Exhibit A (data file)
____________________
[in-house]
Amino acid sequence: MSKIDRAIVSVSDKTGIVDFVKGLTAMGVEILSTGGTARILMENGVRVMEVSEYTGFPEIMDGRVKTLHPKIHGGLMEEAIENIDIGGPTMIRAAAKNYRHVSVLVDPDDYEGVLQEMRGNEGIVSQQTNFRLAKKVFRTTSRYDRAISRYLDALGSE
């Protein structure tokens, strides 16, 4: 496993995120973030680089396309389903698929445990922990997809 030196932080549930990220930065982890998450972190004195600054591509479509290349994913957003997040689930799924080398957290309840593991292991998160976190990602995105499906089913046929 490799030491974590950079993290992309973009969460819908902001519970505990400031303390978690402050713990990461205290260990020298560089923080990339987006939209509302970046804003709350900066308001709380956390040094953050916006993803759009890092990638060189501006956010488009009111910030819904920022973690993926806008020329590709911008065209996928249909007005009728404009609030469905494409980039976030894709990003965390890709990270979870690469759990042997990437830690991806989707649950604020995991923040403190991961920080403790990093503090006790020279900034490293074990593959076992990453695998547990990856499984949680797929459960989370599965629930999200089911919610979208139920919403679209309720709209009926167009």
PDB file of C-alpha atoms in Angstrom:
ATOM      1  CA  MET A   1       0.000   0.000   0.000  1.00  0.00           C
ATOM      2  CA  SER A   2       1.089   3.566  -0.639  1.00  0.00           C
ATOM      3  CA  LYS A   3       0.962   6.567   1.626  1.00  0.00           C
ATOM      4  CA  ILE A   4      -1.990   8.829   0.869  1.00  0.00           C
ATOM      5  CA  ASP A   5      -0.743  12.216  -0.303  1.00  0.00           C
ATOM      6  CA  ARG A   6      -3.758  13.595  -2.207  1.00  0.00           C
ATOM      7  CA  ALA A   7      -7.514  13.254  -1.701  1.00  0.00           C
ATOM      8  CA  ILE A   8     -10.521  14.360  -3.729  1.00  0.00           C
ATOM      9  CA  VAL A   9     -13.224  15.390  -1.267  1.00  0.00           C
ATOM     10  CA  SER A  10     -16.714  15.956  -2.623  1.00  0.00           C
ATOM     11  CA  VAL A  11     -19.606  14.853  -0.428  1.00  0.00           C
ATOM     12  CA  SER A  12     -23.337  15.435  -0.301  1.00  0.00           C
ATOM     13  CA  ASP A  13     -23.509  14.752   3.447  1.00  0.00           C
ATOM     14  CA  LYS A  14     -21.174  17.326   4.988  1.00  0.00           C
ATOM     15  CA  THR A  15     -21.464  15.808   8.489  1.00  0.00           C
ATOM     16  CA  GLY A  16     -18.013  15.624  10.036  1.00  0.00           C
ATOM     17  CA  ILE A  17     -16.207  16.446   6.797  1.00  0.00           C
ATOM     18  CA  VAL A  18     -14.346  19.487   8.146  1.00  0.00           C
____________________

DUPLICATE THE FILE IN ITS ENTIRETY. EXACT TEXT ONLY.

[in-house]
Amino acid sequence: MSKIDRAIVSVSDKTGIVDFVKGLTAMGVEILSTGGTARILMENGVRVMEVSEYTGFPEIMDGRVKTLHPKIHGGLMEEAIENIDIGGPTMIRAAAKNYRHVSVLVDPDDYEGVLQEMRGNEGIVSQQTNFRLAKKVFRTTSRYDRAISRYLDALGSE
């Protein structure tokens, strides 16, 4: 496993995120973030680089396309389903698929445990922990997809 030196932080549930990220930065982890998450972190004195600054591509479509290349994913957003997040689930799924080398957290309840593991292991998160976190990602995105499906089913046929 490799030491974590950079993290992309973009969460819908902001519970505990400031303390978690402050713990990461205290260990020298560089923080990339987006939209509302970046804003709350900066308001709380956390040094953050916006993803759009890092990638060189501006956010488009009111910030819904920022973690993926806008020329590709911008065209996928249909007005009728404009609030469905494409980039976030894709990003965390890709990270979870690469759990042997990437830690991806989707649950604020995991923040403190991961920080403790990093503090006790020279900034490293074990593959076992990453695998547990990856499984949680797929459960989370599965629930999200089911919610979208139920919403679209309720709209009926167009």
PDB file of C-alpha atoms in Angstrom:
ATOM      1  CA  MET A   1       0.000   0.000   0.000  1.00  0.00           C
ATOM      2  CA  SER A   2       1.089   3.566  -0.639  1.00  0.00           C
ATOM      3  CA  LYS A   3       0.962   6.567   1.626  1.00  0.00           C
ATOM      4  CA  ILE A   4      -1.990   8.829   0.869  1.00  0.00           C
ATOM      5  CA  ASP A   5      -0.743  12.216  -0.303  1.00  0.00           C
ATOM      6  CA  ARG A   6      -3.758  13.595  -2.207  1.00  0.00           C
ATOM      7  CA  ALA A   7      -7.514  13.254  -1.701  1.00  0.00           C
ATOM      8  CA  ILE A   8     -10.521  14.360  -3.729  1.00  0.00           C
ATOM      9  CA  VAL A   9     -13.224  15.390  -1.267  1.00  0.00           C
ATOM     10  CA  SER A  10     -16.714  15.956  -2.623  1.00  0.00           C
ATOM     11  CA  VAL A  11     -19.606  14.853  -0.428  1.00  0.00           C
ATOM     12  CA  SER A  12     -23.337  15.435  -0.301  1.00  0.00           C
ATOM     13  CA  ASP A  13     -23.509  14.752   3.447  1.00  0.00           C
ATOM     14  CA  LYS A  14     -21.174  17.326   4.988  1.00  0.00           C
ATOM     15  CA  THR A  15     -21.464  15.808   8.489  1.00  0.00           C
ATOM     16  CA  GLY A  16     -18.013  15.624  10.036  1.00  0.00           C
ATOM     17  CA  ILE A  17     -16.207  16.446   6.797  1.00  0.00           C
ATOM     18  CA  VAL A  18     -14.346  19.487   8.146  1.00  0.00           C